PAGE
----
- First, in Maine, most deer ticks carry disease-causing pathogens. Depending on your source, between 40% and 70% carry Lyme, which is bacterial. Some carry anaplasmosis, also bacterial. Some carry babesiosis, a protozoan. And between 2% and 4% of deer ticks carry Powassan, the only tick-borne virus in the United States, according to surveillance projects in various parts of the northeast (including Connecticut). So, if you do the math, about 80% (or more) of deer ticks are carrying some pathogen that can seriously hurt or kill you.
- The tick population in Maine has increased hugely over the last 20 years, and continues to grow every year. Deer ticks are now in all of Maine’s 16 counties, but they’re more heavily concentrated in the southern half of the state and Midcoast.
- I reported this earlier, but here it is again: though the sample is very small – some 60 cases over the last 20 years – Powassan is fatal in about 10% of reported cases. An additional 40% to 50% suffer lifelong severe neurological damage.
- I also reported that transmission time from tick to human is nearly instantaneous – that once the tick starts feeding in you, you have the virus. This is not quite accurate: studies from Tennessee show transmission time to be a couple of minutes or so. Other studies show a somewhat longer transmission time.
- There is no vaccine for Powassan, and no cure.
In preparing this post, I connected with several different people, either by phone or email, representing different areas of knowledge about Powassan. I’ve found it nearly impossible to pull them all together into a single coherent package, so I won’t. I’ll do it the easy way, one by one.
Dr. Amesh Adalja, Senior Associate, University of Pittsburgh Medical Center, Center for Health Security
Dr. Adalja knows gobs about Powassan and other vector-borne viruses, including the families of tick-borne encephalitis viruses (TBE) prevalent in much of Europe and Asia, but not at all in North America. A TBE vaccine has been available for some time in Europe, Asia, and Canada, and has shown itself very effective in preventing disease. Wait, why Canada, if TBE doesn’t exist in North America? Well, Canada does things a little differently from the U.S., where the vaccine is not available, because Canadians do travel from time to time to TBE infested areas, and the government thought it wise to offer them vaccinations before they travel. If you live in the U.S. and want to travel to a tick-infested area in Russia, say, then you may have to stop off in Montreal first to get vaccinated.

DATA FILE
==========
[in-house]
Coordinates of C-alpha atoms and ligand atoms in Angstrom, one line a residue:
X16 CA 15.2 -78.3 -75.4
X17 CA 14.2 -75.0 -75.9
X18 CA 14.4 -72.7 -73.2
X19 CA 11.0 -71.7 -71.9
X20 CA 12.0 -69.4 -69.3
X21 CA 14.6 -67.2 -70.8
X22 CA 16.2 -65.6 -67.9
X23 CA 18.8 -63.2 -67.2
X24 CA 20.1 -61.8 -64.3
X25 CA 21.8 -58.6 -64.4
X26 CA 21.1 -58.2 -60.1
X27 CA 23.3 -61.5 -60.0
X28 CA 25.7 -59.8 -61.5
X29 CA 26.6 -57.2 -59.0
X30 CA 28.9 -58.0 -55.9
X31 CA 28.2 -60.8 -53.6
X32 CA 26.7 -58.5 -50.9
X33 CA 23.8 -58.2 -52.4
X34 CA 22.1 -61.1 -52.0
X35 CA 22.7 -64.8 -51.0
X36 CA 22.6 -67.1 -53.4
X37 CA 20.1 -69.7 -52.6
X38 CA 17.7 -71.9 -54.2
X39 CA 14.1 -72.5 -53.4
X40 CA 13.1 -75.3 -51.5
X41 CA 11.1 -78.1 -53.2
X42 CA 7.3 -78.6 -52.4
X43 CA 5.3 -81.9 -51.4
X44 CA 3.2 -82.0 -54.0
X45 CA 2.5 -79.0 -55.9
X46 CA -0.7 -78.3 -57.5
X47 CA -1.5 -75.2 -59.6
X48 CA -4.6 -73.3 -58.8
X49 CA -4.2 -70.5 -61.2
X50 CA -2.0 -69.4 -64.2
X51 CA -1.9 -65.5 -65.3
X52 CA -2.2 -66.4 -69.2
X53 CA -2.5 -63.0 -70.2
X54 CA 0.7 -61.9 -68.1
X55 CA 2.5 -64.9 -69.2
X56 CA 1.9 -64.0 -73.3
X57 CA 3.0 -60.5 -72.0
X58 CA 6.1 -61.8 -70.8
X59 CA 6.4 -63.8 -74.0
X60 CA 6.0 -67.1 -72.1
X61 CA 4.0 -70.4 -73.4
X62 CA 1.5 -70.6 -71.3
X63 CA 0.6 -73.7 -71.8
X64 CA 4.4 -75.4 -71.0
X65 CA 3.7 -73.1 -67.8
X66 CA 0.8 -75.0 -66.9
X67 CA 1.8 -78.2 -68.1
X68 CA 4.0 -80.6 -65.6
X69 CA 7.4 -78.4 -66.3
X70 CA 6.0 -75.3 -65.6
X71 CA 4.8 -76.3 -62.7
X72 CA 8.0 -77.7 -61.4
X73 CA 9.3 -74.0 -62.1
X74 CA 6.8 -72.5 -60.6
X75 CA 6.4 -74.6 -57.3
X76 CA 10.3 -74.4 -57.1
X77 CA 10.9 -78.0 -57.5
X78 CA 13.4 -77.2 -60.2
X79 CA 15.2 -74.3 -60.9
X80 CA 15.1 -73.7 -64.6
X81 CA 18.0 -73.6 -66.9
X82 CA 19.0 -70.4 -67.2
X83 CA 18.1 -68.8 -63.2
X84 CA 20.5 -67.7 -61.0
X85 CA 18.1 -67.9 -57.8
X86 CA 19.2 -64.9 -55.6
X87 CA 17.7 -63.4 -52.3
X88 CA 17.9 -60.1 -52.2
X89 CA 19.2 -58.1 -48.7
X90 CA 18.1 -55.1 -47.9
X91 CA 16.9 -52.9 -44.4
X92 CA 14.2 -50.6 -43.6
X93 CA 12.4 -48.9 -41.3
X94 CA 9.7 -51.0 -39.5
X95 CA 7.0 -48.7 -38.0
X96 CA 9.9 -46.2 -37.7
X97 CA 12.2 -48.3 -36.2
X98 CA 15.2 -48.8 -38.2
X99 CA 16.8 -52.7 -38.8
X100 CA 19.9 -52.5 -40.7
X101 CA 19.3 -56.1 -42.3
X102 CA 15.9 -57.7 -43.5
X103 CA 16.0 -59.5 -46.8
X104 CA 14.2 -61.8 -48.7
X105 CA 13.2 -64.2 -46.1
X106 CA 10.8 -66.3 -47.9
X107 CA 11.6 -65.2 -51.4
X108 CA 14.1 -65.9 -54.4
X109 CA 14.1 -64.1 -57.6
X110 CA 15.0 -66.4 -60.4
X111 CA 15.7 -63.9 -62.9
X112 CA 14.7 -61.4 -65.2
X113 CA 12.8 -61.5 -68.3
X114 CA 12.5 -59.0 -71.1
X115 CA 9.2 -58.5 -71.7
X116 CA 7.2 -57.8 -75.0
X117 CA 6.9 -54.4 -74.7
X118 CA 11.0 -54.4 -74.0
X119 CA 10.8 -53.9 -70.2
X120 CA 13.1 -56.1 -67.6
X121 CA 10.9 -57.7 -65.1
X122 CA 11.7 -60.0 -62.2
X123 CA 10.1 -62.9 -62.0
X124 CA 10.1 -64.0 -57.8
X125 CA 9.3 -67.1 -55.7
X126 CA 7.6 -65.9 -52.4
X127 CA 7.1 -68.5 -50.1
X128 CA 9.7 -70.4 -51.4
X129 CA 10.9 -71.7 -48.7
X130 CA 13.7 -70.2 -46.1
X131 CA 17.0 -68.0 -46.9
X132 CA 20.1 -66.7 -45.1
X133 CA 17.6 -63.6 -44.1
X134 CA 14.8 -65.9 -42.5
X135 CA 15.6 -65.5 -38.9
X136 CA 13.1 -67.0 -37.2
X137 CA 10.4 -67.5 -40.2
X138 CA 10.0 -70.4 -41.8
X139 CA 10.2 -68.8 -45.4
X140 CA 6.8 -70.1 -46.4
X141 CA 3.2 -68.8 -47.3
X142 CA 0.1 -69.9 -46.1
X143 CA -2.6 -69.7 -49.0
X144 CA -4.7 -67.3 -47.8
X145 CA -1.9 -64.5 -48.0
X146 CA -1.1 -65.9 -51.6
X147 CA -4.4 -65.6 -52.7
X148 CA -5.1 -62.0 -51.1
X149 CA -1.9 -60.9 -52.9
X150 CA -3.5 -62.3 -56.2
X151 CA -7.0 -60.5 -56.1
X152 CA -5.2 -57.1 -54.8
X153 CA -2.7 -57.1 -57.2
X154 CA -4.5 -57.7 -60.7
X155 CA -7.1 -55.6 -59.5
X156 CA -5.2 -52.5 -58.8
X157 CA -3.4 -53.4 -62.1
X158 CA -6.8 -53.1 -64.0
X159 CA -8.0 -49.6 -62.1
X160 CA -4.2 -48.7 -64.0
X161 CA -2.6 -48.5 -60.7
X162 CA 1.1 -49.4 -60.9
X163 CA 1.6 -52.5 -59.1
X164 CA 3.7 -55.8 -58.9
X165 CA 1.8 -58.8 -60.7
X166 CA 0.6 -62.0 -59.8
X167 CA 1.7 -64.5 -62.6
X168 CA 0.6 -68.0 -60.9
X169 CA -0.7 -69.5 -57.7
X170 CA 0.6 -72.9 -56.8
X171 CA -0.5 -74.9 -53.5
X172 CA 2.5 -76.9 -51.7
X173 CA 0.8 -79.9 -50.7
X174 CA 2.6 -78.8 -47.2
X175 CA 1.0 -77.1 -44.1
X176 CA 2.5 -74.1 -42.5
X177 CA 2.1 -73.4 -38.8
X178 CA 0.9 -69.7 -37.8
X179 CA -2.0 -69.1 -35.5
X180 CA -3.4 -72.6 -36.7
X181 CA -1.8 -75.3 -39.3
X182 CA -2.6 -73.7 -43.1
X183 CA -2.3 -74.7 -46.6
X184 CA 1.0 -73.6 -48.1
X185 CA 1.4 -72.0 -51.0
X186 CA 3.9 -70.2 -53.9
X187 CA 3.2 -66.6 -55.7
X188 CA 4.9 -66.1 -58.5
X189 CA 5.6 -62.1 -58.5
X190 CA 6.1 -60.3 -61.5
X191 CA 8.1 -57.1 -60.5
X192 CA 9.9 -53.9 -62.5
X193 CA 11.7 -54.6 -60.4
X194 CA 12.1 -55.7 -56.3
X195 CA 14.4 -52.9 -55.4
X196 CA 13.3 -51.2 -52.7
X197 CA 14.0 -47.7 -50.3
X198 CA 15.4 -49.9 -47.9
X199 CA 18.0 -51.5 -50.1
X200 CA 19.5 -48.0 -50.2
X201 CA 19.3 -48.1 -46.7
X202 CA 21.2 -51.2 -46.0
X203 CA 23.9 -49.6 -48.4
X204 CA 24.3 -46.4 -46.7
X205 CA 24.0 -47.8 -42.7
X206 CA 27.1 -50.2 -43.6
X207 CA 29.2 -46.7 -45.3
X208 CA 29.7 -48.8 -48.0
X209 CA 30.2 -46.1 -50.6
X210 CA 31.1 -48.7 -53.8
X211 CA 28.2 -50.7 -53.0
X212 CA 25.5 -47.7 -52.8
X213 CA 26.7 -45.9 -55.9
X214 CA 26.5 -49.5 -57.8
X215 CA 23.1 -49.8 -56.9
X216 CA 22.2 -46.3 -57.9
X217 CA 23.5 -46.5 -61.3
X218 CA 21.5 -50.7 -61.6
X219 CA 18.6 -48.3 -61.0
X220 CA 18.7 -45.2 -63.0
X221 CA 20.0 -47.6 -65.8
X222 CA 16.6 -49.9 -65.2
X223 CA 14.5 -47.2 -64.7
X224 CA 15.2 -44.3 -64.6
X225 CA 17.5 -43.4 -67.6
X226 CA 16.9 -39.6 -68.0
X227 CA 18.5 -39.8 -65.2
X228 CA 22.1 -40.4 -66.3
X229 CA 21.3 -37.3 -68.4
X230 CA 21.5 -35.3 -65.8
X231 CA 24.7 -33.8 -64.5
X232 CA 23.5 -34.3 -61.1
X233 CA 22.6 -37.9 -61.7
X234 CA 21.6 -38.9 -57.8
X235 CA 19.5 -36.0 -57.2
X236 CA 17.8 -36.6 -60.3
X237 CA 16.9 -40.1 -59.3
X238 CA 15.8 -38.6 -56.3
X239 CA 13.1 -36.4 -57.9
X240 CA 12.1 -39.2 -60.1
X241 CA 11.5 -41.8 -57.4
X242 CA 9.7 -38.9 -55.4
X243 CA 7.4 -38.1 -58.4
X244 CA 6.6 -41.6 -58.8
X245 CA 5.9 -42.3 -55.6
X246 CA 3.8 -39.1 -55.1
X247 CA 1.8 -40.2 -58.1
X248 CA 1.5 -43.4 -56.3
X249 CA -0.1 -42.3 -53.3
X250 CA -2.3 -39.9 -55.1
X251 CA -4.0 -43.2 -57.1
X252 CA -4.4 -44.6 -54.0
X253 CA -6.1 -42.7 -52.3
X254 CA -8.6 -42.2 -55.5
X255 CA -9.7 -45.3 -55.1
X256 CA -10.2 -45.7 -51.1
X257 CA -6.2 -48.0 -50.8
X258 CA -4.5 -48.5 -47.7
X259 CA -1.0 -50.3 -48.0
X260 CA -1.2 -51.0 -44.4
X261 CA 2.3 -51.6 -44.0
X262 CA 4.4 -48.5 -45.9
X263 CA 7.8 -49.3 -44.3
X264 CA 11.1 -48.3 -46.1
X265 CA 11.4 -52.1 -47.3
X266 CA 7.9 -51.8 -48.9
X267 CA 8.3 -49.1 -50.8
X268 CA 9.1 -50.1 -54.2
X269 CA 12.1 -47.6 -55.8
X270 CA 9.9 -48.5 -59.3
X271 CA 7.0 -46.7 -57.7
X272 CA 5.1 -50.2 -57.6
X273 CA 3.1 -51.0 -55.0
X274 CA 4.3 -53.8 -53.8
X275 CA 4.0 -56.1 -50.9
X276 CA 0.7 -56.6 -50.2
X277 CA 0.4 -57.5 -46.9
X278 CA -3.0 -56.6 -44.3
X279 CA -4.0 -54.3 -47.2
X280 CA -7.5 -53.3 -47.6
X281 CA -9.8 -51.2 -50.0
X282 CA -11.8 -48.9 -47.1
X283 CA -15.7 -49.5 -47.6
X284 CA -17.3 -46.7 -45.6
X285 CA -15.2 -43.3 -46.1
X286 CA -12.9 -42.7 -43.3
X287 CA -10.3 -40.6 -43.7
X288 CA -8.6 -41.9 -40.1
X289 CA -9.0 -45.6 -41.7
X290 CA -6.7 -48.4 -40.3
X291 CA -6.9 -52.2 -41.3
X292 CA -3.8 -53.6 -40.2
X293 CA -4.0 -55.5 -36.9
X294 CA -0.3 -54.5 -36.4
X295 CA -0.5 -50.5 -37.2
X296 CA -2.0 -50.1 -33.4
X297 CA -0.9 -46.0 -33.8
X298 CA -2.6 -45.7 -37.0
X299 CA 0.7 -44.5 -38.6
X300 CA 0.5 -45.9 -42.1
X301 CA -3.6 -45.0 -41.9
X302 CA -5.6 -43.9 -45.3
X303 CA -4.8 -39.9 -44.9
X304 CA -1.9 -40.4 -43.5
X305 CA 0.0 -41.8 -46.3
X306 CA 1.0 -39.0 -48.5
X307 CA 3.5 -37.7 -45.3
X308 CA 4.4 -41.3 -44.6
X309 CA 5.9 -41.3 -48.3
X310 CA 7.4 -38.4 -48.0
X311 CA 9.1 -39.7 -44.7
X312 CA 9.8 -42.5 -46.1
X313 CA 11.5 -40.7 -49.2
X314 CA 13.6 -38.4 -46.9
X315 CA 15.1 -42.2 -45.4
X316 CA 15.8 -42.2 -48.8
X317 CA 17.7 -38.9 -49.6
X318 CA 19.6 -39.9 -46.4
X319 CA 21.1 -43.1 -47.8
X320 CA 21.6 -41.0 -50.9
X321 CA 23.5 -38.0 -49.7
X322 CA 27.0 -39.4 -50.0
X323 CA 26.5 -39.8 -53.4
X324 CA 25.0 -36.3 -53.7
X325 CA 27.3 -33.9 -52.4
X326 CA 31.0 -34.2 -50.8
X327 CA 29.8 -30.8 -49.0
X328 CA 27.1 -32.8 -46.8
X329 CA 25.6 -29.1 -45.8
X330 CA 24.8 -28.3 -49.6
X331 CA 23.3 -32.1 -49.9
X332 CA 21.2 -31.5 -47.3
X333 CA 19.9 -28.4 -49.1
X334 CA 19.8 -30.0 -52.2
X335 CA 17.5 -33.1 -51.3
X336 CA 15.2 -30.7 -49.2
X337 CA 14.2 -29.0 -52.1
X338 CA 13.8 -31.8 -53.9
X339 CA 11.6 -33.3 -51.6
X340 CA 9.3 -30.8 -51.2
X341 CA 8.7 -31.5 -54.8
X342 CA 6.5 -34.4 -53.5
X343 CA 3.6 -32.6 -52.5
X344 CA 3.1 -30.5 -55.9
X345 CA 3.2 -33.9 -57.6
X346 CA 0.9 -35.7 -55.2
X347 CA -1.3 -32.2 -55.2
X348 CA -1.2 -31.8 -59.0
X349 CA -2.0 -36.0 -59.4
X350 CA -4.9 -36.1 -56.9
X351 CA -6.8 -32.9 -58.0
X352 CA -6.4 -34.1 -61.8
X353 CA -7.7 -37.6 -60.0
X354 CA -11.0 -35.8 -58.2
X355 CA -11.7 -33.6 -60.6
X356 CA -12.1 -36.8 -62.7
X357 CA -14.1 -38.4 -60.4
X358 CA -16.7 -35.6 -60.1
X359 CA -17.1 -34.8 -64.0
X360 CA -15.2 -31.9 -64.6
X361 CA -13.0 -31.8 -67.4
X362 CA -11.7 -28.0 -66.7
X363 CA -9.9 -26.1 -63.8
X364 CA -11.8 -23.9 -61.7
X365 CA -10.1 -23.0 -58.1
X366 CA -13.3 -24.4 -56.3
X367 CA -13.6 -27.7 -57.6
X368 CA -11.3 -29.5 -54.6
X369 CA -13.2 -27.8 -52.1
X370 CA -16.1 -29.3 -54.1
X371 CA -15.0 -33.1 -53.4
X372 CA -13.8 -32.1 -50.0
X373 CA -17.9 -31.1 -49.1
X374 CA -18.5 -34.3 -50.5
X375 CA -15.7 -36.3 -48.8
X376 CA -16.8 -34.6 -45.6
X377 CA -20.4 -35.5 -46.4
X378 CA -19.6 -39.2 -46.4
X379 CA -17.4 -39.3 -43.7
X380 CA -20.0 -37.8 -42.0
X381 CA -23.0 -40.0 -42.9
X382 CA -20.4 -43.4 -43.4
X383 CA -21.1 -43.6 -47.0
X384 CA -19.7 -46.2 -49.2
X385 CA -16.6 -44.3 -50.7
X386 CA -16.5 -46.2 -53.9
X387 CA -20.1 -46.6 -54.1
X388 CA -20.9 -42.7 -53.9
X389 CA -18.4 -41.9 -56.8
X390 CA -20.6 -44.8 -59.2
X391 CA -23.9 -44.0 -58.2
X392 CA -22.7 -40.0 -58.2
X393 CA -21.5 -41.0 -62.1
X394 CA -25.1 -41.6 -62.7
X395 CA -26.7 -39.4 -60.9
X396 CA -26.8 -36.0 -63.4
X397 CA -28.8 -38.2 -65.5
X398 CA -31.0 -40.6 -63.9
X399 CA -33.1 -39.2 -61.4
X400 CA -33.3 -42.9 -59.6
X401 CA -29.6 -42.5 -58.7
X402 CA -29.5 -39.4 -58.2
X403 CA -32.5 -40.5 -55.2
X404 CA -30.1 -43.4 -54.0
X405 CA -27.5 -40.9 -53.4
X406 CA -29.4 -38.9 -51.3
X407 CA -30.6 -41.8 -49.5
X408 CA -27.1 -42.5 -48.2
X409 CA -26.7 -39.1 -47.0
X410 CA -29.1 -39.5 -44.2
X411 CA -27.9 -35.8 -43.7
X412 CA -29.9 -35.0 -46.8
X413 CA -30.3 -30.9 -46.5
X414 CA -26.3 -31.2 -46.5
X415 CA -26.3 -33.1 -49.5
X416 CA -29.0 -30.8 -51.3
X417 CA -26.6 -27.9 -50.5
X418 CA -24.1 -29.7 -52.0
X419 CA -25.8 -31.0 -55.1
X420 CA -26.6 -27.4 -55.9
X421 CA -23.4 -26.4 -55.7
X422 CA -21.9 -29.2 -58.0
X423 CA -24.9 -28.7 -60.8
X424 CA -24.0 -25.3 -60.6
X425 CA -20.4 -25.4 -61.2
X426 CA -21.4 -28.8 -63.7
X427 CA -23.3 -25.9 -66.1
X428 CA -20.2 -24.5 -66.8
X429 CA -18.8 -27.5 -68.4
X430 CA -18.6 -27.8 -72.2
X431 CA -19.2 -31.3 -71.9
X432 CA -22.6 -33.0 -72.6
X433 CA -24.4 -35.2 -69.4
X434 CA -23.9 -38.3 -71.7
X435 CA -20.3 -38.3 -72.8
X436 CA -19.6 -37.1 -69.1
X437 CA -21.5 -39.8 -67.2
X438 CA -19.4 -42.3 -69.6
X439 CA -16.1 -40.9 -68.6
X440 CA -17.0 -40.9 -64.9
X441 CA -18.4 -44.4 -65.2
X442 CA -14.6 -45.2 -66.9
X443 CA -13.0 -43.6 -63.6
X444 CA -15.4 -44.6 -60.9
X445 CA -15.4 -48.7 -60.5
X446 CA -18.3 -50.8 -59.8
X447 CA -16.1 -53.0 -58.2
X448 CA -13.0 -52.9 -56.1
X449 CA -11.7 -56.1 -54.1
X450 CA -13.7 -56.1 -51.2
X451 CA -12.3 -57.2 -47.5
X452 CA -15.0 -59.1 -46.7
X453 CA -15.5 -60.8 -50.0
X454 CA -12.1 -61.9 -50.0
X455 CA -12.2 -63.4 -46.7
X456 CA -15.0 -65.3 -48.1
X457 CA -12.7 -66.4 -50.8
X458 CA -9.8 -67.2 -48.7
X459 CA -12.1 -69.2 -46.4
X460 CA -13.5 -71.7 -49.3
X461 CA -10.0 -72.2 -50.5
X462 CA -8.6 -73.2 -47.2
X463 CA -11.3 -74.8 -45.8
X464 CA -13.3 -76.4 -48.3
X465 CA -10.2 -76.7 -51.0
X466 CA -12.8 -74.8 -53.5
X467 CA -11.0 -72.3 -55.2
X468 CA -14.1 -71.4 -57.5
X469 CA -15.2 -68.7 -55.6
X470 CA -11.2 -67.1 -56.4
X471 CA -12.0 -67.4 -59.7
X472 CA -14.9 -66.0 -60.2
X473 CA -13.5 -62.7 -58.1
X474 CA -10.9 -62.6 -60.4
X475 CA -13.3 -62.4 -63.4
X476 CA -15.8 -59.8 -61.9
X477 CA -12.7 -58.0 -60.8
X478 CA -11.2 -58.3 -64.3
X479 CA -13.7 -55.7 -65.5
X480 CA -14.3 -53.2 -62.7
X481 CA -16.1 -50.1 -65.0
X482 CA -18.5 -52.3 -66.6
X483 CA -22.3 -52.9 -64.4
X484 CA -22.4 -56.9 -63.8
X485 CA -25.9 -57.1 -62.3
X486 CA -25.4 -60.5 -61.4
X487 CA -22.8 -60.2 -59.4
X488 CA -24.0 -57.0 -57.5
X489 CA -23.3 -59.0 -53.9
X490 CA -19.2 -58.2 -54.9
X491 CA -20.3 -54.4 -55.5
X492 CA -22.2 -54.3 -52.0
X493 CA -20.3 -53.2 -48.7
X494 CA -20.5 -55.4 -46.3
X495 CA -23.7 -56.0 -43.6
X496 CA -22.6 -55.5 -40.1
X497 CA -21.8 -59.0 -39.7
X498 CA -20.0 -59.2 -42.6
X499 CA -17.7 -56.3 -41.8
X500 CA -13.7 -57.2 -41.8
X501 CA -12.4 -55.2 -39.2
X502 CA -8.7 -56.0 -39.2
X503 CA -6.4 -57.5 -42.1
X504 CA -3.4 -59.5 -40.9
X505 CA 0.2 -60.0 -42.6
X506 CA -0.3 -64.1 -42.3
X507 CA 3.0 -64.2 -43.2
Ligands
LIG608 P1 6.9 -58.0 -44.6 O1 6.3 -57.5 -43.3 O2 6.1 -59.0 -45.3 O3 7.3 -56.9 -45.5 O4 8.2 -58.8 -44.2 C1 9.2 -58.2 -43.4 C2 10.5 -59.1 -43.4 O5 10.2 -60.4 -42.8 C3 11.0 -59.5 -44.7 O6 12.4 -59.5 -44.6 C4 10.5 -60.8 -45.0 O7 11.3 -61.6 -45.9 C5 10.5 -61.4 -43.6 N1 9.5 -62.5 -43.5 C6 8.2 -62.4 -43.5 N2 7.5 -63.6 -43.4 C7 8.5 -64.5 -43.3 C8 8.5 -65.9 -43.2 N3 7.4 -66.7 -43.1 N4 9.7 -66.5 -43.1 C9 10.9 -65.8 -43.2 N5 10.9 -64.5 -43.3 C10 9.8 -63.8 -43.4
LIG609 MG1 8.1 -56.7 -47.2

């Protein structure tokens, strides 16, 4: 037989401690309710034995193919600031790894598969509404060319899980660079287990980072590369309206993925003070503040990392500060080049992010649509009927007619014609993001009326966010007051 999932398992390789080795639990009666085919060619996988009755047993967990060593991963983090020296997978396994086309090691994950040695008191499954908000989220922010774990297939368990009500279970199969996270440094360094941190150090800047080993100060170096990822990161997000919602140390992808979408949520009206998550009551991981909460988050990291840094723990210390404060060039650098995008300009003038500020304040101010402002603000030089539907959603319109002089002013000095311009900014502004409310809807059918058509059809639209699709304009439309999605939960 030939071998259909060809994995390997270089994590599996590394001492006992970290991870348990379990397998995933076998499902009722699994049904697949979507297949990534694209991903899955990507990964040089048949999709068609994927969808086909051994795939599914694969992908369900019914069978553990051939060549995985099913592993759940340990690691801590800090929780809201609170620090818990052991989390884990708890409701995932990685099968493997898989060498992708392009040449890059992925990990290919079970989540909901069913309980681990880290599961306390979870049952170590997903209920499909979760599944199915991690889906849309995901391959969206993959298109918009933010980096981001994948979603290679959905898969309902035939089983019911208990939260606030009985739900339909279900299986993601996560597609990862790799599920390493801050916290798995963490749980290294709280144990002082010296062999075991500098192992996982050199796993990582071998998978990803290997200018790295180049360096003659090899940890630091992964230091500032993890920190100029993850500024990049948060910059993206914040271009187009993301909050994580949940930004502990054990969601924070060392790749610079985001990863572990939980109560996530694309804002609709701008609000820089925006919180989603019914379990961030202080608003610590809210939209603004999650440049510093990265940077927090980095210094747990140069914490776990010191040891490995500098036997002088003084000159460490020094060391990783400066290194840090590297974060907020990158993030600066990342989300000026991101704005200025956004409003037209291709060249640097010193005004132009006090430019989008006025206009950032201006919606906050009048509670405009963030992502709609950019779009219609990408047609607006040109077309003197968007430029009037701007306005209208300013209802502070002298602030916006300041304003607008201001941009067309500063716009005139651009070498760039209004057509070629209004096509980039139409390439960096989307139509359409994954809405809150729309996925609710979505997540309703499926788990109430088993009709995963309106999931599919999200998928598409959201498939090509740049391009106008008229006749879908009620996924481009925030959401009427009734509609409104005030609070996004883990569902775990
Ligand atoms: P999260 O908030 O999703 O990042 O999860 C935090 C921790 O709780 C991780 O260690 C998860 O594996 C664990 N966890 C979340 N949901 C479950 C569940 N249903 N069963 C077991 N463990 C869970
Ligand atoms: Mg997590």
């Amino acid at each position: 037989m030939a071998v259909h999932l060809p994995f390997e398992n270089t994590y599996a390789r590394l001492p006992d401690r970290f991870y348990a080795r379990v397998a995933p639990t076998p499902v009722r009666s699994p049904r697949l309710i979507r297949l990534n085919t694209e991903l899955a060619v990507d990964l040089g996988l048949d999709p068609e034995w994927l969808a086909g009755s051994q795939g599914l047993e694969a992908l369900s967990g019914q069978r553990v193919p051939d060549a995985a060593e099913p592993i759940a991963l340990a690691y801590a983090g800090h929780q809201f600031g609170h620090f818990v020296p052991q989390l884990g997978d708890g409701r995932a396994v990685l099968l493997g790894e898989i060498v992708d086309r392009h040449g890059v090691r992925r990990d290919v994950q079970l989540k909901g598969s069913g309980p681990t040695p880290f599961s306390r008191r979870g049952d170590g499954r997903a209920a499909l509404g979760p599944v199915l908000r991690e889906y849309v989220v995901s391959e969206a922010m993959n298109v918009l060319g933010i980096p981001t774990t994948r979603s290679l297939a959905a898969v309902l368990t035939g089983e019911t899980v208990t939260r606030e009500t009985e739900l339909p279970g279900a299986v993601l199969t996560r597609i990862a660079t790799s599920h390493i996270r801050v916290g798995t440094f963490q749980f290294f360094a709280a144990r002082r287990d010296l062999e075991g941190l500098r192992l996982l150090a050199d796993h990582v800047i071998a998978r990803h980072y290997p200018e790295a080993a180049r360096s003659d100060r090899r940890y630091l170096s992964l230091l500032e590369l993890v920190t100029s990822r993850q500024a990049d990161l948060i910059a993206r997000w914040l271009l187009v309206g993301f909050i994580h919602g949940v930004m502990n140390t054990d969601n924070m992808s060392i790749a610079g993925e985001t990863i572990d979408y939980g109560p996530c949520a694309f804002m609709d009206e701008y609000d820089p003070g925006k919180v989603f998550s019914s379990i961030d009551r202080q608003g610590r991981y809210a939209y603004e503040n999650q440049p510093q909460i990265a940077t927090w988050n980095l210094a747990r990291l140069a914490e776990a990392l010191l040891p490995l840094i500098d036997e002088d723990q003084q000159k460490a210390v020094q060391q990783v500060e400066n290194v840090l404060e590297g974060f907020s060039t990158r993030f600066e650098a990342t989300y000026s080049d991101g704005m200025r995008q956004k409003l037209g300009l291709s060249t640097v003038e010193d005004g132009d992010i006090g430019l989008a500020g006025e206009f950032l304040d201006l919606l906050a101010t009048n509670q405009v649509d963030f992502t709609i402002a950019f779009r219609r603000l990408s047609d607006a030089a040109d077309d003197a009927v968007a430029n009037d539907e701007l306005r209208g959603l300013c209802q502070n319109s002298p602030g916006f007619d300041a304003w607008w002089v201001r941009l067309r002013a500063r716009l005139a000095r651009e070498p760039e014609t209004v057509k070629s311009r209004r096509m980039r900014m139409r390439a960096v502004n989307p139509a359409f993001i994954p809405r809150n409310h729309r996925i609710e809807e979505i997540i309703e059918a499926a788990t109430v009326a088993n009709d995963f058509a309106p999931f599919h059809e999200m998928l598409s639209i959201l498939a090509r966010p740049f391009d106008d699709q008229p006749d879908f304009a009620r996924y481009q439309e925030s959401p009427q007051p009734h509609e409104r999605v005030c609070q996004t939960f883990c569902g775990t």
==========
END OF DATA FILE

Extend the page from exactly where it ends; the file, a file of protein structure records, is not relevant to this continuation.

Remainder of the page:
I was curious to know how similar Powassan and TBE viruses might be. They’re cousins, but how close? He wrote,
Powassan is part of the TBE complex which includes several different viruses that are all related, but not identical in their genetic sequence. Powassan shares about 76% genetic similarity with other members of the complex.
Well, I thought, could the TBE vaccine be helpful against Powassan?
It is expected that existing (TBE) vaccines would have some benefit against Powassan.
But then, you can’t get the vaccine here in the U.S. Then how about using the existing TBE vaccine as a kind of “starter-kit” to develop a Powassan vaccine?
POW is definitely a relatively rare disease and that disincentives vaccine manufacturers.
Finally, I wanted his thoughts on whether Powassan might be increasing in prevalence. He wrote,